- You have a forever-valid link (assuming no push --force) to the exact line of code

I thought a push --force would change the hash, anyway.

I meant that push --force may make the given commit disappear if it's not referenced by any branch and the repo gets garbage collected on the backend, then the URL will 404.

Because such annotations are for you to help you comprehend, not something you want to actually leave in the codebase.

Not trying to be a smartarse, but isn't that what comments are for? If they aid your comprehension, there's a reasonable chance they'll also help someone else in the future.

There's overlap, but annotations are more throwaway and task-oriented. Once done with your code study, you wouldn't want to commit to the main repo all the little yellow highlights, the "!!!" notes, the hand-drawn arrows connecting code lines, the "does X, but ask Fred" remarks, etc.

Also, separating these out would let one to design tooling that's more suitable for reading and annotating than editing. When studying code, I'd prefer to do it on a tablet, with an experience closer to a PDF reader than IDE.

That makes sense, thanks.

I second it. And not for just teaching someone - but for understanding unfamiliar codebases. I'd like a IDE/editor-like tool that would open code read-only, but allow me to annotate it - attach notes and crosslinks to other locations in code, highlight and cross out code fragments, draw on top of it, etc. All of that on top of navigation utilities you'd expect from a code editor - text search, jump to definition, etc. A tool designed for reading, not for writing.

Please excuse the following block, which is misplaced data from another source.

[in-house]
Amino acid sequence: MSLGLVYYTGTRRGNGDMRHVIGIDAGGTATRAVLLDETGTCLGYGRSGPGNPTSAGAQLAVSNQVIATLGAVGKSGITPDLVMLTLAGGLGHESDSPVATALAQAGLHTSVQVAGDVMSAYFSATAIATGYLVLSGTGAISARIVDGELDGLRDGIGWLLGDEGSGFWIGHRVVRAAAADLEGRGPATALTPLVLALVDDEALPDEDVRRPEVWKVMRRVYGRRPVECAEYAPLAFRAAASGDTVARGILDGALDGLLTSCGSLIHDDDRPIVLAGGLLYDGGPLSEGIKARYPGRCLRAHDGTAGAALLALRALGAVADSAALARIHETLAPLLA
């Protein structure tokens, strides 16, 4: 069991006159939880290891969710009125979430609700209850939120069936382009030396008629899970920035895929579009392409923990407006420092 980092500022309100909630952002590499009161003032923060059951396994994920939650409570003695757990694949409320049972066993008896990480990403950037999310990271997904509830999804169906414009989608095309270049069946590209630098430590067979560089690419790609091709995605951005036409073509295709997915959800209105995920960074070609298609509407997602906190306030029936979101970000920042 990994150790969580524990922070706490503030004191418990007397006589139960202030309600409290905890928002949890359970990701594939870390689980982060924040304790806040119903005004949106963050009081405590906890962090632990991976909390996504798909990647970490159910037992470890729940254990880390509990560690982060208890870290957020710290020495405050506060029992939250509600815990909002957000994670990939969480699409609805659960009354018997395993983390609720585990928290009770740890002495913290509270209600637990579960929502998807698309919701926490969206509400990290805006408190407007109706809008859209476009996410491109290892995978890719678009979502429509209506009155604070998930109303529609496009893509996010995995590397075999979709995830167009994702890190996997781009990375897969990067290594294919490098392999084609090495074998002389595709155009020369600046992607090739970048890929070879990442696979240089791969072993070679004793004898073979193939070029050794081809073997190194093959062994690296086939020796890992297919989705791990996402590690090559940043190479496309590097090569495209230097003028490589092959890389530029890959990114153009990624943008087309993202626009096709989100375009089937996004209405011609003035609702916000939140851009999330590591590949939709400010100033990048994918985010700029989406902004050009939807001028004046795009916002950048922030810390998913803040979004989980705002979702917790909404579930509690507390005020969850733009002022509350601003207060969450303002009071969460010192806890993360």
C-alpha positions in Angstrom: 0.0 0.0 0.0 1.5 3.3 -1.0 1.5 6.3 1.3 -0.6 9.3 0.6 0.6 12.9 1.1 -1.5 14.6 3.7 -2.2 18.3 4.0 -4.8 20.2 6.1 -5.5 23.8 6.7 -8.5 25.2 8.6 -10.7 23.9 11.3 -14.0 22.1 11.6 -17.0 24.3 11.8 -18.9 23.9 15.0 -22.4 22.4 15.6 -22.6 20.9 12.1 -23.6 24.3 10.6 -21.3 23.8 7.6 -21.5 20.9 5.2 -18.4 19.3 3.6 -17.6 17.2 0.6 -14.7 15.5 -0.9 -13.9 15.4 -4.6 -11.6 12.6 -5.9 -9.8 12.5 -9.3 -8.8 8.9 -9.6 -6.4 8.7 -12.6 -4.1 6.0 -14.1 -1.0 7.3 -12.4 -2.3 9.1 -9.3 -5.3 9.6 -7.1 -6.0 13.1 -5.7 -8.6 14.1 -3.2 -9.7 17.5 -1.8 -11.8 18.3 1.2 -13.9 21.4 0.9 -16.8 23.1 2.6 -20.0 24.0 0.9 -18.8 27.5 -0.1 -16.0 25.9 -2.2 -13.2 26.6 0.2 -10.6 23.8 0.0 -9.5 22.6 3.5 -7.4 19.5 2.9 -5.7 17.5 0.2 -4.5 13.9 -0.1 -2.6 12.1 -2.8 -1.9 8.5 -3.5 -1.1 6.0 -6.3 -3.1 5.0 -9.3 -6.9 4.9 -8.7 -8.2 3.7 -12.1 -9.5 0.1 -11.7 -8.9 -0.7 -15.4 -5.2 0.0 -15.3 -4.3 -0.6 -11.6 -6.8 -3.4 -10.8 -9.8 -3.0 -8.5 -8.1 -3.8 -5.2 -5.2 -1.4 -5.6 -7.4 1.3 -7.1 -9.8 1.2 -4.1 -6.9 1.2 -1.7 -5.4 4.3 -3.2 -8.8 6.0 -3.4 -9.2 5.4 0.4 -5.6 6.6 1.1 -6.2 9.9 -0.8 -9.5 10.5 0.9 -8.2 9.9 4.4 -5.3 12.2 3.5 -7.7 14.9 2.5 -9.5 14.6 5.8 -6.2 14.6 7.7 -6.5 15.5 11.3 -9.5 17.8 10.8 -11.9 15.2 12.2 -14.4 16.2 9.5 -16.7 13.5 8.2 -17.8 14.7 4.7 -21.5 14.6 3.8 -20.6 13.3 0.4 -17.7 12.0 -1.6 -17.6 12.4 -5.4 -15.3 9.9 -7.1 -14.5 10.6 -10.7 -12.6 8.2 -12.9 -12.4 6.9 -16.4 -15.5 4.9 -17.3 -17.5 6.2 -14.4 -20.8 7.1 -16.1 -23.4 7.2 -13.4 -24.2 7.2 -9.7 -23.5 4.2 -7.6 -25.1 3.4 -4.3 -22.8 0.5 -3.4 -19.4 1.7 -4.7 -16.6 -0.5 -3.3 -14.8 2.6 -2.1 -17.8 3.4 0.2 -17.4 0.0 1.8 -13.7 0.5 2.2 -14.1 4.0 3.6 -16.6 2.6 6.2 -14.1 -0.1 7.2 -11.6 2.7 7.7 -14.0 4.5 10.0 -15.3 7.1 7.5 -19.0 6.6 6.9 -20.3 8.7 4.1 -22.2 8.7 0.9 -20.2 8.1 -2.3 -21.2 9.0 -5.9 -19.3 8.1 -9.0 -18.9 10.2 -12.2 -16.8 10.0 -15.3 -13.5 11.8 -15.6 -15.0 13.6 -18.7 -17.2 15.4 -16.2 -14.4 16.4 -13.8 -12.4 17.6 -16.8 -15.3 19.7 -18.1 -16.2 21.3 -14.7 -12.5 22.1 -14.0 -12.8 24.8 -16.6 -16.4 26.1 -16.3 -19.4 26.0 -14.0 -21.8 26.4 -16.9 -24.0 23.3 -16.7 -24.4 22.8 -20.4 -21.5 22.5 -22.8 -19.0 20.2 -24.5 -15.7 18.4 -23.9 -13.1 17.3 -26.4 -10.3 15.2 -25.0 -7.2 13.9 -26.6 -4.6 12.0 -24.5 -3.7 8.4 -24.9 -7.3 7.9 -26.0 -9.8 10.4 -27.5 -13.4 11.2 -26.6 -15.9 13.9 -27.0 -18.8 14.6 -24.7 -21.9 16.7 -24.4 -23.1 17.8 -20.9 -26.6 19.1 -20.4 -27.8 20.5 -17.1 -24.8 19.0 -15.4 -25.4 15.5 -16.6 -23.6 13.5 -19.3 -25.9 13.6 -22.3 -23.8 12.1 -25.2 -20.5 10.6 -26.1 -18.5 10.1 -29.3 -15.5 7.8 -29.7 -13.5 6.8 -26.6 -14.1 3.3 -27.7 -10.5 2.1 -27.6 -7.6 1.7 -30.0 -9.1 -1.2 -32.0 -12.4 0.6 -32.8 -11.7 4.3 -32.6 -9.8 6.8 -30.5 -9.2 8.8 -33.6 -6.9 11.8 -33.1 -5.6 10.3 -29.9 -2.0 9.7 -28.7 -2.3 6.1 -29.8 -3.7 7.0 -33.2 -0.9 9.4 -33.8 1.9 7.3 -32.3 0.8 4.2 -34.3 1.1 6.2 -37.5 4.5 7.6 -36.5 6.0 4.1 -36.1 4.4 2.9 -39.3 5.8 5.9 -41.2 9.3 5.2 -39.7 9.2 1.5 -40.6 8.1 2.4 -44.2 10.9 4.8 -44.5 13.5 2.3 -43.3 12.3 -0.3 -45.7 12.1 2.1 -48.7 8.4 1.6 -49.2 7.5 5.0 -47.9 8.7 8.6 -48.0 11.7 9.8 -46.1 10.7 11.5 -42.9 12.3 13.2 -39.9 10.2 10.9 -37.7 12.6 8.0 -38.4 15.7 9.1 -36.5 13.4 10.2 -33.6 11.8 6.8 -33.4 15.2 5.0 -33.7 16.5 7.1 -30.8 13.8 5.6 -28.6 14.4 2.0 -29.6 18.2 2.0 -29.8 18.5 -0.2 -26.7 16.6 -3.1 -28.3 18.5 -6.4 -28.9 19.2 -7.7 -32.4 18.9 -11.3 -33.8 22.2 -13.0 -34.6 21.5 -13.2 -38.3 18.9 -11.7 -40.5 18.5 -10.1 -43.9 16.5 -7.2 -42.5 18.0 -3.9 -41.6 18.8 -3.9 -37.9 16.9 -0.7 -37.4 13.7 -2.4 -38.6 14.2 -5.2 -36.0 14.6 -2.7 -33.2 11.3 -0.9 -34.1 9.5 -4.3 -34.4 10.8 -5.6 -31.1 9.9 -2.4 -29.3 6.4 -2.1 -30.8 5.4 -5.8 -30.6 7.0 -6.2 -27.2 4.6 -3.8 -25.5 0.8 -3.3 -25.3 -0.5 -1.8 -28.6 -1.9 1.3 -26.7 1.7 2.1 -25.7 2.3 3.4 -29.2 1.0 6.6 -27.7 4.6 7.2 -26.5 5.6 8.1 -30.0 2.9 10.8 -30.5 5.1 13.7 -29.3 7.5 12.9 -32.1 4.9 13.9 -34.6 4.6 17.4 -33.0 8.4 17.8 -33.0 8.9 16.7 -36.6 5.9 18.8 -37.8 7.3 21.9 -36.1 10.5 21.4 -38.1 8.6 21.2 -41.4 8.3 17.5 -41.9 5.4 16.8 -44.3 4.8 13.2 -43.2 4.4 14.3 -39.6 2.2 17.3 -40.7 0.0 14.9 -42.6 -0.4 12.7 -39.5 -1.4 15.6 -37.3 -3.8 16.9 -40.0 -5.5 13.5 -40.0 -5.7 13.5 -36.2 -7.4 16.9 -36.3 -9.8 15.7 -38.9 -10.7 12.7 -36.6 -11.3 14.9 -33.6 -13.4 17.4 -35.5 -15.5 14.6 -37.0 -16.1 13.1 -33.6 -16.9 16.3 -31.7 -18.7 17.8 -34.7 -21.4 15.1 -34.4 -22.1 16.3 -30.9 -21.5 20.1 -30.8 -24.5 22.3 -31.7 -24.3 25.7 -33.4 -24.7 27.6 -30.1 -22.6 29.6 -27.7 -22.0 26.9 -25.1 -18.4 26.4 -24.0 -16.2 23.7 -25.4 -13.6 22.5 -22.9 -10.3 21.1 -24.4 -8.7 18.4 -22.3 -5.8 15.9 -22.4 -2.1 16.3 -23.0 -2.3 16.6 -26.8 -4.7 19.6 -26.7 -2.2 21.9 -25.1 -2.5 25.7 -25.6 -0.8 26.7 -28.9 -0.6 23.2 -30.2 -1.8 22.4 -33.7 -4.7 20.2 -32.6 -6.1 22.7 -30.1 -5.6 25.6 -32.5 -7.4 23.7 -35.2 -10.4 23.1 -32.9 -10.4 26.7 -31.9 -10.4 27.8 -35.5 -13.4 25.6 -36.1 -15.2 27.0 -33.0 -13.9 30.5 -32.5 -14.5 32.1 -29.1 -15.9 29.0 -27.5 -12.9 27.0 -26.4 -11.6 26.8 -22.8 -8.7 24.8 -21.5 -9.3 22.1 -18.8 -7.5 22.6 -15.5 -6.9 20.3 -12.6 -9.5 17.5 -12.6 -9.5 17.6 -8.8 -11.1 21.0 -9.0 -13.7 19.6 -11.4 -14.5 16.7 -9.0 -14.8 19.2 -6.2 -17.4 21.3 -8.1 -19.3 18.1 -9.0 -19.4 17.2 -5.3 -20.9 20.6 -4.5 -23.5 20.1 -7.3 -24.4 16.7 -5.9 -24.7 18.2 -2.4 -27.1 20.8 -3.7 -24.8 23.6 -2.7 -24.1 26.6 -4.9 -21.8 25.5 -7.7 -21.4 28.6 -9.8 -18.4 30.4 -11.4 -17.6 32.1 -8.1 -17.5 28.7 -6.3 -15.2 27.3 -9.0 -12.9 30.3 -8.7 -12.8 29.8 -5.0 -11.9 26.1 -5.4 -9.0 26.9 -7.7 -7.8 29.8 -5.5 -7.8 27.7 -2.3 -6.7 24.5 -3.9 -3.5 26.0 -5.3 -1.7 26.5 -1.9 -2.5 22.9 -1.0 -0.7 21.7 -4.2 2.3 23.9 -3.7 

The closest thing I know to that experience, which I occasionally use, is printing code from editor/IDE into PDF, and using a quality PDF viewer. While useful for a couple of files I want to focus on, this doesn't help explore the codebase.

Hey, author here! You want to search for "literate programming". I'm a big fan of it, and working on a post overviewing available options for it. Stay tuned :)

Some editors allow you to create regions of text which you can collapse/expand. You can do this in Vim, for example. So you could use these regions for comments which are not visible when you're coding.

Are there tools good for aggregating and querying annotations across services for less technical users? Is there a market for better usage of annotations?

I've been avid about annotating key tools I use that offer that functionality, and inevitably creating a separate spreadsheet log across things. I'd love something that could be a hub for all my annotations.

I'm actually working on a tool that aggregates annotations across different services https://github.com/karlicoss/promnesia (screenshot is a bit old, e.g. currently it's capable of displaying inline highlights as well). I've been using it for almost a year now, but it needs few final touches before I can release it.